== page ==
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Letter to the editor: Sub-prime truths

National Mortgage Professional
Aug 14, 2007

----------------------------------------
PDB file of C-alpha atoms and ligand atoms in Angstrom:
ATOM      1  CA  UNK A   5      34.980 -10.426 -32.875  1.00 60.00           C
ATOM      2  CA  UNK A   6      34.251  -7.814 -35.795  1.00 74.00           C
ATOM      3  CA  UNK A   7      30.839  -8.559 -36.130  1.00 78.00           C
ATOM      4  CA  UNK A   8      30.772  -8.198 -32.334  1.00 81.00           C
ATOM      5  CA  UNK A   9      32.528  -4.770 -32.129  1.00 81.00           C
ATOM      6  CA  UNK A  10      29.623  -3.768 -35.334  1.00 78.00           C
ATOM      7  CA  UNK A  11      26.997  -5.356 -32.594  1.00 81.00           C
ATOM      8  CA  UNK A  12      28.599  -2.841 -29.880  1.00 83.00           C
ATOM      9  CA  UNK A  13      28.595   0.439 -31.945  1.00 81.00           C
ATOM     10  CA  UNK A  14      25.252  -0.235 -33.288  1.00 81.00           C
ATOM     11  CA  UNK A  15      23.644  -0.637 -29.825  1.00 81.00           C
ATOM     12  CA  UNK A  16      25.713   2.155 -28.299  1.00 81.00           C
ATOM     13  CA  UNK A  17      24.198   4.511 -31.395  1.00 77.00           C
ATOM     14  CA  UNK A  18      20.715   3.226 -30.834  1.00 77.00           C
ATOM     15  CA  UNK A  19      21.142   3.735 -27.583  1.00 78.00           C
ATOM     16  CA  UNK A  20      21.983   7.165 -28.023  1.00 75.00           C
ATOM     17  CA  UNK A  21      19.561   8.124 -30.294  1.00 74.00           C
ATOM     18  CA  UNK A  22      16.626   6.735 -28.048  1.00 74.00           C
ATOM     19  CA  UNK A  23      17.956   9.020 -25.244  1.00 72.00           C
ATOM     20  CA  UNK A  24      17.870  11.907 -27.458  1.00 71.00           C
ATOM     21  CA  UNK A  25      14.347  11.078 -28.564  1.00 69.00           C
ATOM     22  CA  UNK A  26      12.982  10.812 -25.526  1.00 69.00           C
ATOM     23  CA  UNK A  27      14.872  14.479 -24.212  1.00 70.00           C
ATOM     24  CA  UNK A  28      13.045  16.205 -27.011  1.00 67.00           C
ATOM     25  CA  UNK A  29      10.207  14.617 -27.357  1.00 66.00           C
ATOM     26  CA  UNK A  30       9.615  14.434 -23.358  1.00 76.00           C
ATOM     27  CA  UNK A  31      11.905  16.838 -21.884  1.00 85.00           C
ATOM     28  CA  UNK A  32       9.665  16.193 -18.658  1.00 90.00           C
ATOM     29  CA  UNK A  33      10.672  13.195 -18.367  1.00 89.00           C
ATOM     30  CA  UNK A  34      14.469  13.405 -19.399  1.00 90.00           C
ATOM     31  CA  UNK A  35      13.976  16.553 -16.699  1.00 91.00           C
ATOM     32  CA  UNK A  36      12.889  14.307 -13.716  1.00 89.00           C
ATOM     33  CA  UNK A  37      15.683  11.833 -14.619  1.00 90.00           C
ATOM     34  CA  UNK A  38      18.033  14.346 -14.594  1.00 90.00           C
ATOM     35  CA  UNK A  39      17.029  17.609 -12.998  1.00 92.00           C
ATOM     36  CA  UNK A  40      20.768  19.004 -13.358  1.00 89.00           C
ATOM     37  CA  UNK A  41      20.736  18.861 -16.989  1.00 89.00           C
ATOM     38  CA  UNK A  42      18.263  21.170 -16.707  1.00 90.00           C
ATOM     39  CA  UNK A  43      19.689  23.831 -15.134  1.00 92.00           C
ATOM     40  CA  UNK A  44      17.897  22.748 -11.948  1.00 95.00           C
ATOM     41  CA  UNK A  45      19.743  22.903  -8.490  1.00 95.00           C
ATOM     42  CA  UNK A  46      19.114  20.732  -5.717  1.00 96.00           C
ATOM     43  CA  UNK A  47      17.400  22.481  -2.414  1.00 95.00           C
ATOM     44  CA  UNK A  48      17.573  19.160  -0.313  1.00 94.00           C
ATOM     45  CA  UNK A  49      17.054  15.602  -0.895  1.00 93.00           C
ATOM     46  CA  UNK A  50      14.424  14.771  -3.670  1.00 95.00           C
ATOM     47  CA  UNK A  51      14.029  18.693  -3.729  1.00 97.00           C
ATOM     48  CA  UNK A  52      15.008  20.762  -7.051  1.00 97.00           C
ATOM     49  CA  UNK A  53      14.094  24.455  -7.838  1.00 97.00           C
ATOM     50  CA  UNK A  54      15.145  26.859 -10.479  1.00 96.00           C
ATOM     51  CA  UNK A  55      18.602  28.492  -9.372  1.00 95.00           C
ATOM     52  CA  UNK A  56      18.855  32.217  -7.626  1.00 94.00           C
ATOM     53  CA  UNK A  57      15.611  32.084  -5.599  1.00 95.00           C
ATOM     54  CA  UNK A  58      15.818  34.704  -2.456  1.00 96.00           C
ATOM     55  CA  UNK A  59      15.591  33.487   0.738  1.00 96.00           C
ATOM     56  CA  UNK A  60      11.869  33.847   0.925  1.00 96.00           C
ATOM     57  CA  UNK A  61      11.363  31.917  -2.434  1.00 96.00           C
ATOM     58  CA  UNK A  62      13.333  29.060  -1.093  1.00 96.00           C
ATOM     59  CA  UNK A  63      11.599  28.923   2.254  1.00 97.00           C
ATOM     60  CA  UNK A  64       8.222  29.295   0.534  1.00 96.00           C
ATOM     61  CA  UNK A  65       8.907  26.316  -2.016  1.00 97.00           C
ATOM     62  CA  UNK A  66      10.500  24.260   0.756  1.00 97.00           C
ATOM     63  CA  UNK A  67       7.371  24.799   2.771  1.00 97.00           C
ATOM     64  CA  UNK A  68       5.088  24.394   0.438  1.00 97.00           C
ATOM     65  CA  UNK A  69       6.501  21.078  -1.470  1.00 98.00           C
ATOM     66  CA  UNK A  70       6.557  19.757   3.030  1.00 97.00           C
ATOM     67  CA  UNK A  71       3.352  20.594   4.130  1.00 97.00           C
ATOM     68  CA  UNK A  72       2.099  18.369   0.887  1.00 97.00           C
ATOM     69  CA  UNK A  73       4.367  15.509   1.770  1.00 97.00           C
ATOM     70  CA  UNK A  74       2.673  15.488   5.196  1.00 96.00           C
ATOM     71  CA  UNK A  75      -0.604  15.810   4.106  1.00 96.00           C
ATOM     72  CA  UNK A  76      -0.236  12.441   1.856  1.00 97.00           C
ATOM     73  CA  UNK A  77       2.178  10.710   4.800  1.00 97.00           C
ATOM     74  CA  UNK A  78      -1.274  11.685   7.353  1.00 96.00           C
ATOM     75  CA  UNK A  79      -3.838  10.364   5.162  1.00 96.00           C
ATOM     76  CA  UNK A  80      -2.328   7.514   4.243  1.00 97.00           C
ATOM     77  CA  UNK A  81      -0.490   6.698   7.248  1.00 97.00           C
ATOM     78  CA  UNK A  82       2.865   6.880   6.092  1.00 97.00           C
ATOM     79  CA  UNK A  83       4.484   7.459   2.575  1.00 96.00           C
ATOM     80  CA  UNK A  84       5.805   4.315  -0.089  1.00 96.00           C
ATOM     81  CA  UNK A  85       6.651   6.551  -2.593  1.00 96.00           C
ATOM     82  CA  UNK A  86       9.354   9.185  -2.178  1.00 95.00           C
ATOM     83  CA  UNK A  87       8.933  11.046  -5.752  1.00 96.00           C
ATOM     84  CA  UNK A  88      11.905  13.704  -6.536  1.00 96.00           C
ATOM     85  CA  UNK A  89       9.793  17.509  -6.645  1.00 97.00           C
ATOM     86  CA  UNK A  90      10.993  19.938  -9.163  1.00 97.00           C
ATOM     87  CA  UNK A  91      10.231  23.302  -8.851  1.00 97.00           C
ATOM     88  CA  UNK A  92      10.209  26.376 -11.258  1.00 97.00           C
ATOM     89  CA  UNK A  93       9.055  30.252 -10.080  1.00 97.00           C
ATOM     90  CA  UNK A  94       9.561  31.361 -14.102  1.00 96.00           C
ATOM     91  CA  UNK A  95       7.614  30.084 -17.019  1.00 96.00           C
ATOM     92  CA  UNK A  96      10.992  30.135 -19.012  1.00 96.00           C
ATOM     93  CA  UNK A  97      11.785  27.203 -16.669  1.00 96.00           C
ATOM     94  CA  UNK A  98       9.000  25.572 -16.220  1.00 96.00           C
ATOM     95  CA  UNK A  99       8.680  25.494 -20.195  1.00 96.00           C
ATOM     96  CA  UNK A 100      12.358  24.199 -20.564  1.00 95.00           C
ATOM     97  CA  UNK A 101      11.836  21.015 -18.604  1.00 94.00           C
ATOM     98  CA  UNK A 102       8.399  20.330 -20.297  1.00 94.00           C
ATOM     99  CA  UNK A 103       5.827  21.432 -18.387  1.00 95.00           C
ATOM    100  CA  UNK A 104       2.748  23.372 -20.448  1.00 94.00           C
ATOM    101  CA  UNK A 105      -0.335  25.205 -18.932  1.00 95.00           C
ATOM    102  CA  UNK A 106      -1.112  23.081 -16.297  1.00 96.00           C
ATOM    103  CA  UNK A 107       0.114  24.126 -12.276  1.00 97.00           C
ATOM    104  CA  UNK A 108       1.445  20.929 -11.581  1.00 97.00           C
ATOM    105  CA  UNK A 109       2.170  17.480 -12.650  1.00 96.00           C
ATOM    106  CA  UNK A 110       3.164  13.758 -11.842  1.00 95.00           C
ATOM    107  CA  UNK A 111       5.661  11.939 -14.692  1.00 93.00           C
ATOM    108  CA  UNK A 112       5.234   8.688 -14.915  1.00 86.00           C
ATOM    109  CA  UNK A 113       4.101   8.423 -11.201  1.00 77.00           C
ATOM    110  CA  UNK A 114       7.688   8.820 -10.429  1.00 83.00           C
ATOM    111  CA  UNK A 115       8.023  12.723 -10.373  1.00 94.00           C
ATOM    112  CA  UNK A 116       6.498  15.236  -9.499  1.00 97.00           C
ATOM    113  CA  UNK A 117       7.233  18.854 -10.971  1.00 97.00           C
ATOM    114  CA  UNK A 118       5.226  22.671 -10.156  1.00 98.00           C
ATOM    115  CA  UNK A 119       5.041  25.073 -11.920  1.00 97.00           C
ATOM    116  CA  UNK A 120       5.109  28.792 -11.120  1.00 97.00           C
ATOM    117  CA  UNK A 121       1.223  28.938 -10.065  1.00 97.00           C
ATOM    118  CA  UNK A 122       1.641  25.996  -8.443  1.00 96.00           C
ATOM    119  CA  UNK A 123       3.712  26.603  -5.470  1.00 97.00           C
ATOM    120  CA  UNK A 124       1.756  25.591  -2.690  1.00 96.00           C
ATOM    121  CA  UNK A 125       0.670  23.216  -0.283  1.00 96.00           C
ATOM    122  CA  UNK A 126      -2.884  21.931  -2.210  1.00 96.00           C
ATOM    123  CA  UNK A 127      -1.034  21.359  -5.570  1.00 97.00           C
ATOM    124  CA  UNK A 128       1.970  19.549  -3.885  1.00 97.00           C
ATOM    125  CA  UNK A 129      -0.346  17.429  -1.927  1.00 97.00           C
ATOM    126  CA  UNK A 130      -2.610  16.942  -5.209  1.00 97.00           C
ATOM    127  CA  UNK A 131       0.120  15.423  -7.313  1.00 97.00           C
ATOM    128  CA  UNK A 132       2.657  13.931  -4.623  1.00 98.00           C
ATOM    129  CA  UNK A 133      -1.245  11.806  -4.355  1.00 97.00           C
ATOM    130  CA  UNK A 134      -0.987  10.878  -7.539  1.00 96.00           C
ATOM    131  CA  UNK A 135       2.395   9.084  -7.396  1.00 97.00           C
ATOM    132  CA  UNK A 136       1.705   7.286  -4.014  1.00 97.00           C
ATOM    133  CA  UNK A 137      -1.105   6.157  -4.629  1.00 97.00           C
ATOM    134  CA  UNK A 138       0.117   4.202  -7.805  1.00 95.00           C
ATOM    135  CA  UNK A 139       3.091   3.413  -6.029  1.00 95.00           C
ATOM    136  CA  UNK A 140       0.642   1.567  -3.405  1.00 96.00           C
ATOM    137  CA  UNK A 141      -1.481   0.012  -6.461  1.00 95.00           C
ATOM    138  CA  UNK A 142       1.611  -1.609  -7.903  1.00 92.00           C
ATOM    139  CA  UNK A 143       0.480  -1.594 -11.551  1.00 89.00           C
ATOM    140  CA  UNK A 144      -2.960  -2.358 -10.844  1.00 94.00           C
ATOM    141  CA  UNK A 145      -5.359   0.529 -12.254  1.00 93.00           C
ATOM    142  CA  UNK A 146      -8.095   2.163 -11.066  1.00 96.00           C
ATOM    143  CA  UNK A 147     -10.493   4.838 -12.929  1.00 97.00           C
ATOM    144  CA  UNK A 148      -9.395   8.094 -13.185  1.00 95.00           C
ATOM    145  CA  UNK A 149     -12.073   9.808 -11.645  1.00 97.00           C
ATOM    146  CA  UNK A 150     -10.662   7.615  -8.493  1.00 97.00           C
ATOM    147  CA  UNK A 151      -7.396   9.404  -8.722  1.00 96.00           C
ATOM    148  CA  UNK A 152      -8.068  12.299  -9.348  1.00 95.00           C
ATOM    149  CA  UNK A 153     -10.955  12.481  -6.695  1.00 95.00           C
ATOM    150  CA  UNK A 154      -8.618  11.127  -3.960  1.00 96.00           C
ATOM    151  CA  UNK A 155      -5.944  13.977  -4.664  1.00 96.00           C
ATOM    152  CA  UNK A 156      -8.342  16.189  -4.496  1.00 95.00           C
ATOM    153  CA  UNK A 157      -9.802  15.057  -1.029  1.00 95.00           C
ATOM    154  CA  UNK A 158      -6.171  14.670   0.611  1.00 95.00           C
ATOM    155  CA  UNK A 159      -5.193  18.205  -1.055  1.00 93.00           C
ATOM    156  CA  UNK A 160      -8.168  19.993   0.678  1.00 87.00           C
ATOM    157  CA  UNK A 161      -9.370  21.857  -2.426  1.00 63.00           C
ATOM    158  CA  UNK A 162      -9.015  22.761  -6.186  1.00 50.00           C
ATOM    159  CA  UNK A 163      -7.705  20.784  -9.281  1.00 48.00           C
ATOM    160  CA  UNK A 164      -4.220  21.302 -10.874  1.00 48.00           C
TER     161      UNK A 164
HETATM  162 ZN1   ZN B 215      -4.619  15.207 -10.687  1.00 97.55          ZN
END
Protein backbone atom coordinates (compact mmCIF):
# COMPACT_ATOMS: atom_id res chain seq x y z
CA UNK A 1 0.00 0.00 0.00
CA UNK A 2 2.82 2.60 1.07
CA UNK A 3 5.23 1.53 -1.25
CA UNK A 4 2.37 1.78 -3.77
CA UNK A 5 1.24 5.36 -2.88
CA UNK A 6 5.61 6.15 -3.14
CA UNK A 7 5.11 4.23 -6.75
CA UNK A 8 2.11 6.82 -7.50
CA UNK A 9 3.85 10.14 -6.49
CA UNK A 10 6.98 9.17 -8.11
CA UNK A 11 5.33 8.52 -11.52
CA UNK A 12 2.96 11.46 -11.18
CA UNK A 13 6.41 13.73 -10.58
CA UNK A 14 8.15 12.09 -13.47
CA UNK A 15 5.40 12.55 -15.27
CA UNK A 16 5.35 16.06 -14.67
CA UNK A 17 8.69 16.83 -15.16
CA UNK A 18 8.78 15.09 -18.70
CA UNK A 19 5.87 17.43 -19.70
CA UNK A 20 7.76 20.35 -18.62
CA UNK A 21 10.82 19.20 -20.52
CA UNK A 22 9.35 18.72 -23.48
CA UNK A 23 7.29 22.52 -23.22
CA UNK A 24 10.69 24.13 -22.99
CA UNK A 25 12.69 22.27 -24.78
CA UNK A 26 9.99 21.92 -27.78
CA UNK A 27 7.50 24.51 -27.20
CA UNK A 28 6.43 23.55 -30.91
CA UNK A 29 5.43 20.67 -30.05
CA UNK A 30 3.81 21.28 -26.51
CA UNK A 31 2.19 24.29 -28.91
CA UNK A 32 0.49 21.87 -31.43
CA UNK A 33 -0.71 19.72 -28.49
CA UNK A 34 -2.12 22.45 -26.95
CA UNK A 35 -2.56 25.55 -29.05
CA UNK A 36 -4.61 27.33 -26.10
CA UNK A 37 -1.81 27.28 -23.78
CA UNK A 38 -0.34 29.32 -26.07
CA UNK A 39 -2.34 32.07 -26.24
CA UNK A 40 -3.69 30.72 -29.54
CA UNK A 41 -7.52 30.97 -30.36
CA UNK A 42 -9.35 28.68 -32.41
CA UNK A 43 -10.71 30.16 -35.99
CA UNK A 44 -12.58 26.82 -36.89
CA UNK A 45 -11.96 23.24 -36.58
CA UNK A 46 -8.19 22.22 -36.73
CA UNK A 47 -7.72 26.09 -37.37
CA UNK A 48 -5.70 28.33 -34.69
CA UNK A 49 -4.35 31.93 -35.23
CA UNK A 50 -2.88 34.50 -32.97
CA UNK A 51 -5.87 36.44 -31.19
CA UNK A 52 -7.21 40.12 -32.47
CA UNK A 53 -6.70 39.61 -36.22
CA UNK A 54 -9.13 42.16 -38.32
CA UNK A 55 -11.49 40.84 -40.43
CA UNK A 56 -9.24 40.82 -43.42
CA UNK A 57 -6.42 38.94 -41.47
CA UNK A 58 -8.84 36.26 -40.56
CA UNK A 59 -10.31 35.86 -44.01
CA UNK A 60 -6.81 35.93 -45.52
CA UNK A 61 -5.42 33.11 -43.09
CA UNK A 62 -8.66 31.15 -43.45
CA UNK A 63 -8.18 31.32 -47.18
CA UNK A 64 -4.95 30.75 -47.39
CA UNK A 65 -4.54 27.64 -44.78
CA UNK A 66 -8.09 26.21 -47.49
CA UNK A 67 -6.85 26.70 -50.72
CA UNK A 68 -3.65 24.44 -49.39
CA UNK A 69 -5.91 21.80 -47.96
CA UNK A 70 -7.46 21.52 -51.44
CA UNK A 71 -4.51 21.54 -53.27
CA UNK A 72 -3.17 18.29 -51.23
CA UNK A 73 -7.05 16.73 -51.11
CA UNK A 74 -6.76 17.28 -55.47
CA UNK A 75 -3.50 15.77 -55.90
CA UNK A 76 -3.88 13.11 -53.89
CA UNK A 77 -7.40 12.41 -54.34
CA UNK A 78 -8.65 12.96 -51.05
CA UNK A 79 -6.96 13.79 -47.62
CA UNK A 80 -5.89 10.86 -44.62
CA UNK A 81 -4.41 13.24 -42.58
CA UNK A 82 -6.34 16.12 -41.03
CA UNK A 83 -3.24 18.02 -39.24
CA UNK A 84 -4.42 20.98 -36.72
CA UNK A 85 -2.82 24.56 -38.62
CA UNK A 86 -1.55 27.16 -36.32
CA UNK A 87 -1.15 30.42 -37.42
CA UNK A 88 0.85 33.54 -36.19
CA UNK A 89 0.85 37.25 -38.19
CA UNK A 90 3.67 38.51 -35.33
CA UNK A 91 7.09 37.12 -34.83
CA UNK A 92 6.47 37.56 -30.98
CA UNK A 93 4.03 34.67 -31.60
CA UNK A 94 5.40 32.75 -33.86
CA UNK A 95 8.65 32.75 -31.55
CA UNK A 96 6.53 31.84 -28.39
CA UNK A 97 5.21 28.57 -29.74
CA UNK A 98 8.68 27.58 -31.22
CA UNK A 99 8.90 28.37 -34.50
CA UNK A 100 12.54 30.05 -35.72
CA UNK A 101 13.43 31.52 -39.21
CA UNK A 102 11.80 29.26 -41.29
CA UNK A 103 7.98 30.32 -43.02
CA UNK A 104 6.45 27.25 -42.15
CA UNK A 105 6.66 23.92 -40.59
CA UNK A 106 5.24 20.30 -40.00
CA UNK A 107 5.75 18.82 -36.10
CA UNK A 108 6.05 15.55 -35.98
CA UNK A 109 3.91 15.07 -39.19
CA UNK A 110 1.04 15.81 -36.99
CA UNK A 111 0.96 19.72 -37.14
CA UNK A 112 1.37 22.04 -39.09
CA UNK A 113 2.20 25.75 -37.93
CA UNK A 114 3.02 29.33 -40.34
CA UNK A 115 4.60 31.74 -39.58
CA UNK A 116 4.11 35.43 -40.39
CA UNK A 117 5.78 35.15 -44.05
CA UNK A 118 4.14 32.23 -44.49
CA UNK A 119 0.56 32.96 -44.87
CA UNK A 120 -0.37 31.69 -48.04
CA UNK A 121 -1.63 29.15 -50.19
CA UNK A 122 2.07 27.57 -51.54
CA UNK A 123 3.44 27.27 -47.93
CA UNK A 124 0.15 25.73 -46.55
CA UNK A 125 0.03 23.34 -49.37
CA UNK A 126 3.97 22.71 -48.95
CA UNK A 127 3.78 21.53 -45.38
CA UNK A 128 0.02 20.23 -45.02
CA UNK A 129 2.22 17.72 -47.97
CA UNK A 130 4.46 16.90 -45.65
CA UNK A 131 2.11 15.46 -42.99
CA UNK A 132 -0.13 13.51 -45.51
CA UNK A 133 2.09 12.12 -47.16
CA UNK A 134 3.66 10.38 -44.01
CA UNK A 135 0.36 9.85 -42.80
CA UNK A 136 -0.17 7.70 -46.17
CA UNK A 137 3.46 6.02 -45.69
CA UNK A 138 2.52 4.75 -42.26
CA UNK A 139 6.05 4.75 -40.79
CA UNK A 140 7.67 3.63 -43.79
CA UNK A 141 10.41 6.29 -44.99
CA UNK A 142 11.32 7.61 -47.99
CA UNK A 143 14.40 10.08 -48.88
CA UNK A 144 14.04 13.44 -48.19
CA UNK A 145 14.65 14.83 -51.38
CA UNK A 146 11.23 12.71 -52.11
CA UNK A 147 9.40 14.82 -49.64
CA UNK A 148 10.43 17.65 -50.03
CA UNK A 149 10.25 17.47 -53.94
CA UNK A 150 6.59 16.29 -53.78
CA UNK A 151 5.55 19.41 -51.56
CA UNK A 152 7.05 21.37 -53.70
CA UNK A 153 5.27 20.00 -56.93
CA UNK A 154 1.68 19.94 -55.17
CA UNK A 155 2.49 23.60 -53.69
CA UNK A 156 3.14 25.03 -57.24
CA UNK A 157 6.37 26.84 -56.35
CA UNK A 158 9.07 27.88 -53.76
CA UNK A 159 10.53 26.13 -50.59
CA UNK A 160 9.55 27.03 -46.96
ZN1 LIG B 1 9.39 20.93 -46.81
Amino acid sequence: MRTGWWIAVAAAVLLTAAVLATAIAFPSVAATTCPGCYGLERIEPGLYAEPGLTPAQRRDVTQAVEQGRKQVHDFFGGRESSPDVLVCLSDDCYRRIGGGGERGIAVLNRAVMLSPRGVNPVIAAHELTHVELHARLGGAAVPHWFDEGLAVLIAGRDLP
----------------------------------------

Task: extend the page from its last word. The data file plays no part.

Dinham testifies before Subcommittee on Financial InstitutionsMortgagePress.comHarry Dinham,NAMB National Association of Mortgage Brokers President Harry Dinham, CMC testified that Congress could go a long way to help consumers, particularly sub-prime borrowers, now and in the future by making Federal Housing Administration (FHA) loans a real and viable alternative in the sub-prime market. He urged Congress not to fund or support a proposed broker registration system because it is too narrowly focused to protect consumers from predatory lending. Dinham spoke before the U.S. House Subcommittee on Financial Institutions and Consumer Credit at a hearing to examine ongoing challenges in the sub-prime mortgage market. He urged Congress to increase the number of origination sources responsible for delivering FHA loans to consumers, pointing out that brokers are discouraged from participating in the FHA program by the unnecessary and burdensome financial requirements. NAMB predicts the removal of such financial barriers would increase mortgage broker participation in the FHA program from roughly 18 to 85 percent, and would thereby increase FHA's loan origination volume and market share by nearly 40 percent. "For sub-prime borrowers who are facing foreclosure, industry and policymakers must partner to help provide options so that as many as possible are able to remain in their home," said John M. Robbins, CMC, chairman of the Mortgage Bankers Association. In Dinham's testimony, he also cited the need to redefine who is operating as a mortgage broker and improve professional standards for all mortgage originators. "Consumers are often unable to distinguish one origination source from another," Dinham said, "and as the industry has evolved with the advent of the mortgage securitized market, there is no clear delineation between distribution channels. Today, a mortgage broker should include anyone that originates a loan with the intent or practice of delivering, distributing or selling it, servicing released, within 120 days." NAMB believes education standards and criminal background checks for all mortgage originators will be effective measures in successfully combating abusive lending tactics and reducing the number of foreclosures in America. Dinham also took the opportunity to criticize the mortgage broker registry proposed by the Conference of State Bank Supervisors (CSBS) and the American Association of Residential Mortgage Regulators (AARMR) because it is limited only to mortgage brokers. He said that the regulators' continued rhetoric is hollow and misleading to the public. Following his testimony, Dinham said, "At hearing after hearing, these groups extol the benefits of this new registry. However, they do not let legislators know that thousands of loan originators at banks and other lending institutions will be exempted from the registry and left unaccountable to the consumers they serve." He continued, "We urge Congress to refrain from offering any assistance until all mortgage originators are registered in the system." The two state regulatory associations have said the registry would help fight mortgage fraud and predatory lending. Dinham said the goals are admirable, but the regulators don't seem willing to approach the registry with a realistic vision that all loan originators must be included for it to be effective and protect consumers. "Consumers would get a false sense of security from this system as it stands today. Most consumers do not distinguish between origination channels, and they would naturally assume that a loan originator at a bank would be held to the same high standards. This is far from the truth, and bad actors at banks would still be able to freely travel from bank to bank, even if convicted of fraud," Dinham said. Dinham noted that the largest and most recent predatory lending settlements have involved bankers and lenders that would not be included in the proposed national registry. "We support stronger education requirements for the industry, and criminal background checks for all originators," said Dinham. "This registry falls short of accomplishing these goals." In its written testimony, NAMB urged Congress to request the General Accounting Office conduct a broad, long-range study into the true causal effects of the rising foreclosures and restated support for RESPA reform. "What I have seen of late troubles me deeply," said Robbins. "Responsible lenders only extend credit to borrowers who are willing and able to make mortgage payments. They do no trick borrowers into loans that are unsustainable. And they do not hold out something that is only a mirage of the American dream. Yet bad loans were made. They were not made responsibly or with the best interest of consumers in mind." For more information or to read Dinham's complete testimony, visit
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